Add (this is adding values, known as "items", to your string list. The values/"items" are string values/"items", as we made this as a String List Attribute Type, and thus it needs to have double quotes if done in code, but the GUI/Editor handles it, so do NOT type in the double quotes when you're adding/naming the value/item to your list) -> sword

Add (this is adding values, known as "items", to your string list. The values/"items" are string values/"items", as we made this as a String List Attribute Type, and thus it needs to have double quotes if done in code, but the GUI/Editor handles it, so do NOT type in the double quotes when you're adding/naming the value/item to your list) -> wizard

'npc_1' ("tree of stuff") -> 'Verbs' Tab -> Add -> (choose the 'speak-to/speak/talk-to/talk' built-in verb via the drop down box, by clicking on the down arrow/triange button on the right side of the 'verb name' text box) -> then, below, change the '[print a message]' box to '[run a script]' box -> (see below)

add new script -> 'output' section/category -> 'show a menu' Script -> (see below)

Show menu with caption [text]: What do you want me to talk about?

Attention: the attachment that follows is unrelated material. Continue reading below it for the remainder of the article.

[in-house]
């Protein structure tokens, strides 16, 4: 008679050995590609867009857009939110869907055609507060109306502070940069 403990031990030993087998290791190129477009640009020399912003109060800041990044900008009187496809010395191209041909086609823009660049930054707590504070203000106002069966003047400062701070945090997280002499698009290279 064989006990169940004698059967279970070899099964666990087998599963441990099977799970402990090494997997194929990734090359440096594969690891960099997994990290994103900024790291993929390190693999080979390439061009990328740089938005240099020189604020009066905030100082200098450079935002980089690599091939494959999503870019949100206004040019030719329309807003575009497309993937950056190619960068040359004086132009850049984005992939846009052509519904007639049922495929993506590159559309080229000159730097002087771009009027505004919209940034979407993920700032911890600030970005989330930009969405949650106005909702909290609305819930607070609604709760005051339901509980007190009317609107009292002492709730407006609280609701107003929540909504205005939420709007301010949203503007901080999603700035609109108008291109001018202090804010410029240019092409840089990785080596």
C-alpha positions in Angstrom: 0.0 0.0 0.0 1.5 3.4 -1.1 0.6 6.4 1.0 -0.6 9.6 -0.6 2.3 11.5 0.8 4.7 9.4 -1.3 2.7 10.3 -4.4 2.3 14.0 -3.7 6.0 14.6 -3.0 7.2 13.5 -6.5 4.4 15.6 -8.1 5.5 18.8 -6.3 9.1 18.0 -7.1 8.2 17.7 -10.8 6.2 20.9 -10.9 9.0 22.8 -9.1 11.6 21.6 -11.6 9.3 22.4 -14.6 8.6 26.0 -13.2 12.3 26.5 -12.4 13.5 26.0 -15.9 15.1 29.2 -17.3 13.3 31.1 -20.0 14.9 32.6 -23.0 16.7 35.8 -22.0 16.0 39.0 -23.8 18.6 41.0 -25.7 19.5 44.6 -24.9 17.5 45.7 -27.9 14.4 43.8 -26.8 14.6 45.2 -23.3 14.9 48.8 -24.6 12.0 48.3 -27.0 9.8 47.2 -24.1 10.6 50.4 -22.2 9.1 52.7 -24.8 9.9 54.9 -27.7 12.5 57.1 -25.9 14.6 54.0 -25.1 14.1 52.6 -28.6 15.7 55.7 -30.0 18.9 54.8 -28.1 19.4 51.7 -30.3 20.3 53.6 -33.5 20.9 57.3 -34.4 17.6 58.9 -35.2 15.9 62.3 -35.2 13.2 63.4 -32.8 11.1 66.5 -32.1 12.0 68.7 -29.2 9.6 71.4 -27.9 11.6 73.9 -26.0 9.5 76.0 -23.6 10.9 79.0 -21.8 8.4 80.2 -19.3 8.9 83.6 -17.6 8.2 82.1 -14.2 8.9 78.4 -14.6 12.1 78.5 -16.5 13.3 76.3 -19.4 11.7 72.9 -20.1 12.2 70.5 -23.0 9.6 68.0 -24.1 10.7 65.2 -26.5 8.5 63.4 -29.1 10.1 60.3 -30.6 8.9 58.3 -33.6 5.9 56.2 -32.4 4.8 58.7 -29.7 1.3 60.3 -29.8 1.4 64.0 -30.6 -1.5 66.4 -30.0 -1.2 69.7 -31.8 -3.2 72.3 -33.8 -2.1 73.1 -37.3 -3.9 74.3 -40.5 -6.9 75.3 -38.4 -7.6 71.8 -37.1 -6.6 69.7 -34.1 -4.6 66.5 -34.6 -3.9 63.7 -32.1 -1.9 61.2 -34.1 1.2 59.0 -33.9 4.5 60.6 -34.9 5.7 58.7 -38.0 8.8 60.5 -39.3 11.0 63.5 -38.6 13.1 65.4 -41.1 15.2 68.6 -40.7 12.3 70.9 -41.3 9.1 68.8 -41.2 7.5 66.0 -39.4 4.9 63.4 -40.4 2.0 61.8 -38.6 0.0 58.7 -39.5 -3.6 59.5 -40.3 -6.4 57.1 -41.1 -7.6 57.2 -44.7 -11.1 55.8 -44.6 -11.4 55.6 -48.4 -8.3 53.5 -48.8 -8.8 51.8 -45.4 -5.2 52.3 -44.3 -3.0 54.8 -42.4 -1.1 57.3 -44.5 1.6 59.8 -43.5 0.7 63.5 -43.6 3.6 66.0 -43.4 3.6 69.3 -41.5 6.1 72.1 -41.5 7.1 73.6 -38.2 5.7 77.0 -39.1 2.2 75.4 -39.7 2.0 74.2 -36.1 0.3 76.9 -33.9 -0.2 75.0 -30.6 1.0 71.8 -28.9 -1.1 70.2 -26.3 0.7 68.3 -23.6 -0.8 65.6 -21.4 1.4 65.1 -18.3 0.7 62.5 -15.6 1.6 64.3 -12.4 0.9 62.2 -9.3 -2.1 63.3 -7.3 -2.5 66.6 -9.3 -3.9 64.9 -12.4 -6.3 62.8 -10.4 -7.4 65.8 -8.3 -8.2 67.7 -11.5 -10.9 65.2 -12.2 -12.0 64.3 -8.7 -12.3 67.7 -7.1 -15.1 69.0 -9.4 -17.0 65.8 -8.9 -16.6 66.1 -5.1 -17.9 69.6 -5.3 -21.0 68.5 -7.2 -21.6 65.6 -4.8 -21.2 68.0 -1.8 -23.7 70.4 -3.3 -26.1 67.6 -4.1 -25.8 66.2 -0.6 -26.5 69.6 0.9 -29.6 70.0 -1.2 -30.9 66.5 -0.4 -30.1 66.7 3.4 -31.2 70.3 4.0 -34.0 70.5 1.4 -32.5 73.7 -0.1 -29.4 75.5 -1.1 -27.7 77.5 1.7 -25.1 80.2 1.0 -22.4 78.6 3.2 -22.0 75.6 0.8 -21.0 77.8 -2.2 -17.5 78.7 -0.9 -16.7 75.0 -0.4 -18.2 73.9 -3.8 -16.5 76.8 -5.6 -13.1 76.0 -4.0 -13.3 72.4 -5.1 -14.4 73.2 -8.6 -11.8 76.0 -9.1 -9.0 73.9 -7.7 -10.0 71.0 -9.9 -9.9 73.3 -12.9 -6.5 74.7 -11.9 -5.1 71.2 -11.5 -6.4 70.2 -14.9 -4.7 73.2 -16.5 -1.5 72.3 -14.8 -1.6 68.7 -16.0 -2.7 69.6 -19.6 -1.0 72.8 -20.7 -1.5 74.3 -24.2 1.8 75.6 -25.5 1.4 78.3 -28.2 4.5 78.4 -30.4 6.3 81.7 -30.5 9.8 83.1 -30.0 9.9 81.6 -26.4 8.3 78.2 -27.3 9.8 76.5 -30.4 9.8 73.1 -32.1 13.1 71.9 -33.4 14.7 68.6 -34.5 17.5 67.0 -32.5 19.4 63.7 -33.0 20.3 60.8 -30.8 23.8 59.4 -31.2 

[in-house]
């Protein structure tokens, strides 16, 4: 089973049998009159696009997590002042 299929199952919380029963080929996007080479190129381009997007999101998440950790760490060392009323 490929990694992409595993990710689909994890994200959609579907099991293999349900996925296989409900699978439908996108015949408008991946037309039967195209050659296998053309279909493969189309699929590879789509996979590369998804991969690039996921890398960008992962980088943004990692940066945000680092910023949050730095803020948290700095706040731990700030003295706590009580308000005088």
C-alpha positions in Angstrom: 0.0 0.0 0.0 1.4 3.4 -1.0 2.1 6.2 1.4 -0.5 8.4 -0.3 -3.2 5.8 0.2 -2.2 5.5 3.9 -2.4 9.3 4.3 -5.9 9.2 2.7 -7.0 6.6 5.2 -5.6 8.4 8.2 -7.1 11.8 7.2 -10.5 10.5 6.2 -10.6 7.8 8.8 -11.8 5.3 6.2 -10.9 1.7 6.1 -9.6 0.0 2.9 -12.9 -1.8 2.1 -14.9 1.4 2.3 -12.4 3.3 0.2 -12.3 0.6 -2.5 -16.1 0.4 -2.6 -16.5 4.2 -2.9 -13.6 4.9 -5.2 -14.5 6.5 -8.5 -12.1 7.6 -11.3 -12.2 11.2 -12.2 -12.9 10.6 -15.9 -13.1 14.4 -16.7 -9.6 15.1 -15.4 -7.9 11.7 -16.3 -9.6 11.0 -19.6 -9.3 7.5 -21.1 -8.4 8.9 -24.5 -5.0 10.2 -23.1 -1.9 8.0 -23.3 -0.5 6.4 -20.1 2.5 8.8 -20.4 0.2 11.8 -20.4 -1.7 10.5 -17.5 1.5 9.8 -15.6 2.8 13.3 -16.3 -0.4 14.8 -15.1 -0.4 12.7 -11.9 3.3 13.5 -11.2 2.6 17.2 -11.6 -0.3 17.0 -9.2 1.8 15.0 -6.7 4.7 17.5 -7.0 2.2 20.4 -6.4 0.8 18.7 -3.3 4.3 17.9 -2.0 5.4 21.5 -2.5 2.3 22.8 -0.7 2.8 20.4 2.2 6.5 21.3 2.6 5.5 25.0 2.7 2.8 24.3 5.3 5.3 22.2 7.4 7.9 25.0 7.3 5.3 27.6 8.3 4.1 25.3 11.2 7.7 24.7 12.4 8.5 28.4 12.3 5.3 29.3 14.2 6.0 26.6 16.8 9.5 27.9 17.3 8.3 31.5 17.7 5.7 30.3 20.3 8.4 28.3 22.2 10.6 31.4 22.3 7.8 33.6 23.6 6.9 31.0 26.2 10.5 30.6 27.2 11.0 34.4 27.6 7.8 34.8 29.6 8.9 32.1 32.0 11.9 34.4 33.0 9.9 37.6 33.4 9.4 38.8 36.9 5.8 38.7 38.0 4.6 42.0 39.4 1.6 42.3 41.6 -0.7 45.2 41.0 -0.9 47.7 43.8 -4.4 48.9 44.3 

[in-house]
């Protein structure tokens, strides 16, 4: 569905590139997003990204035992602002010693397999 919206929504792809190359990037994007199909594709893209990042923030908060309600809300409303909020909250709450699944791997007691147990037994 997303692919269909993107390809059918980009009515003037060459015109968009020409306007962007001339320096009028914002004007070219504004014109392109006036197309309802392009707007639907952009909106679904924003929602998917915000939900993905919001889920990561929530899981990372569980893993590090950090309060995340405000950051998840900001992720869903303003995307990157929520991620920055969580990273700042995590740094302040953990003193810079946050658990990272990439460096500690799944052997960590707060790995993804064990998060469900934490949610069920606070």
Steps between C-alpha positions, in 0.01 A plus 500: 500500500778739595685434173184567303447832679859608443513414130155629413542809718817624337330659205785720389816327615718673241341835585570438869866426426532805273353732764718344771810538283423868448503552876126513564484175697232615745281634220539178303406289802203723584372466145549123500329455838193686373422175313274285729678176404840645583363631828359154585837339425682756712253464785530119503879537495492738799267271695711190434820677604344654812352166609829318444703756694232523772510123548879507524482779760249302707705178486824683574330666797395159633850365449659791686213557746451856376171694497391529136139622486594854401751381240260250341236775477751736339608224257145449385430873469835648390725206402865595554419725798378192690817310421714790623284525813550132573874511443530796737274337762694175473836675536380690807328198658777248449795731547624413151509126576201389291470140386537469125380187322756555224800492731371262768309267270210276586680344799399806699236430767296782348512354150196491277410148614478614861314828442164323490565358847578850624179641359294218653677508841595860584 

Options from list/dictionary: npc_1.topics_list
Allow player to ignore the menu: [no]
After choosing, run script: (see below)

(the 'if' Script and the 'switch' Script are identical functionally, but you may like one better than the other, as they have different looks/styles to them. Sometimes I like using the 'if' Script and sometimes I like using the 'switch'Script, it depends on the situation and/or which I prefer using more)

(the 'show a menu, get input, ask, etc?' Scripts, automatically, hidden from you, stores your selected/inputted choice into the built-in 'result' Variable VARIABLE: result = YOUR_SELECTED/INPUTTED_CHOICE)

using the 'if' Script:

add new script -> 'scripts' section/category -> 'if' Script -> (see below)

if [expression] result = "princess"

-> then -> add new script -> 'output' section/category -> 'print a message' Script -> print [message] The princess has been kidnapped by the dragon!

add else if -> else if [expression] result = "dragon"

-> then -> add new script -> 'output' section/category -> 'print a message' Script -> print [message] The dragon can only be killed by the legendary dragon slayer sword!

add else if -> else if [expression] result = "sword"

-> then -> add new script -> 'output' section/category -> 'print a message' Script -> print [message] The legendary dragon slayer sword is in the possession of the evil wizard!

add else if -> else if [expression] result = "wizard"